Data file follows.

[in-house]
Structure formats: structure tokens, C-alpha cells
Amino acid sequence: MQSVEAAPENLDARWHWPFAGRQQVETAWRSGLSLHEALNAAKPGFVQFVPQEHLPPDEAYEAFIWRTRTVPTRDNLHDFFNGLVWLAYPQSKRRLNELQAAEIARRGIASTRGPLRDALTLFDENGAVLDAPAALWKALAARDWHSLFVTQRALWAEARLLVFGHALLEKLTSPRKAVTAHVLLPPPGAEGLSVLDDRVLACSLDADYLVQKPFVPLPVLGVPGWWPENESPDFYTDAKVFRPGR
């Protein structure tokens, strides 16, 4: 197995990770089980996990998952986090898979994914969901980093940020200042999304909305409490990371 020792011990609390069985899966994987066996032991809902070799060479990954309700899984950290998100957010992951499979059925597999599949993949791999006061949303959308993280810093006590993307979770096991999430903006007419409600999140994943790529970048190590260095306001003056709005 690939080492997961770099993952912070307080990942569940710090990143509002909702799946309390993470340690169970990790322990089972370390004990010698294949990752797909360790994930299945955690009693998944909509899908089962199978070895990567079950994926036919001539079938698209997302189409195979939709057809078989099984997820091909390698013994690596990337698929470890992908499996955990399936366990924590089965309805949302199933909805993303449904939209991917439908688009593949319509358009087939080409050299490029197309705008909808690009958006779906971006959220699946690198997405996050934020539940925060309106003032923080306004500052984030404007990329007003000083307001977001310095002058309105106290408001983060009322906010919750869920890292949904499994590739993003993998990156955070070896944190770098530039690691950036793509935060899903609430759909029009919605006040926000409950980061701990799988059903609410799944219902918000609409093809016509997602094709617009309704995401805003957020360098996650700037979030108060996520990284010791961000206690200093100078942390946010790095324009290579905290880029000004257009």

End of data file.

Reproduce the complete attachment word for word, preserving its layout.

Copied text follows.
[in-house]
Structure formats: structure tokens, C-alpha cells
Amino acid sequence: MQSVEAAPENLDARWHWPFAGRQQVETAWRSGLSLHEALNAAKPGFVQFVPQEHLPPDEAYEAFIWRTRTVPTRDNLHDFFNGLVWLAYPQSKRRLNELQAAEIARRGIASTRGPLRDALTLFDENGAVLDAPAALWKALAARDWHSLFVTQRALWAEARLLVFGHALLEKLTSPRKAVTAHVLLPPPGAEGLSVLDDRVLACSLDADYLVQKPFVPLPVLGVPGWWPENESPDFYTDAKVFRPGR
């Protein structure tokens, strides 16, 4: 197995990770089980996990998952986090898979994914969901980093940020200042999304909305409490990371 020792011990609390069985899966994987066996032991809902070799060479990954309700899984950290998100957010992951499979059925597999599949993949791999006061949303959308993280810093006590993307979770096991999430903006007419409600999140994943790529970048190590260095306001003056709005 690939080492997961770099993952912070307080990942569940710090990143509002909702799946309390993470340690169970990790322990089972370390004990010698294949990752797909360790994930299945955690009693998944909509899908089962199978070895990567079950994926036919001539079938698209997302189409195979939709057809078989099984997820091909390698013994690596990337698929470890992908499996955990399936366990924590089965309805949302199933909805993303449904939209991917439908688009593949319509358009087939080409050299490029197309705008909808690009958006779906971006959220699946690198997405996050934020539940925060309106003032923080306004500052984030404007990329007003000083307001977001310095002058309105106290408001983060009322906010919750869920890292949904499994590739993003993998990156955070070896944190770098530039690691950036793509935060899903609430759909029009919605006040926000409950980061701990799988059903609410799944219902918000609409093809016509997602094709617009309704995401805003957020360098996650700037979030108060996520990284010791961000206690200093100078942390946010790095324009290579905290880029000004257009």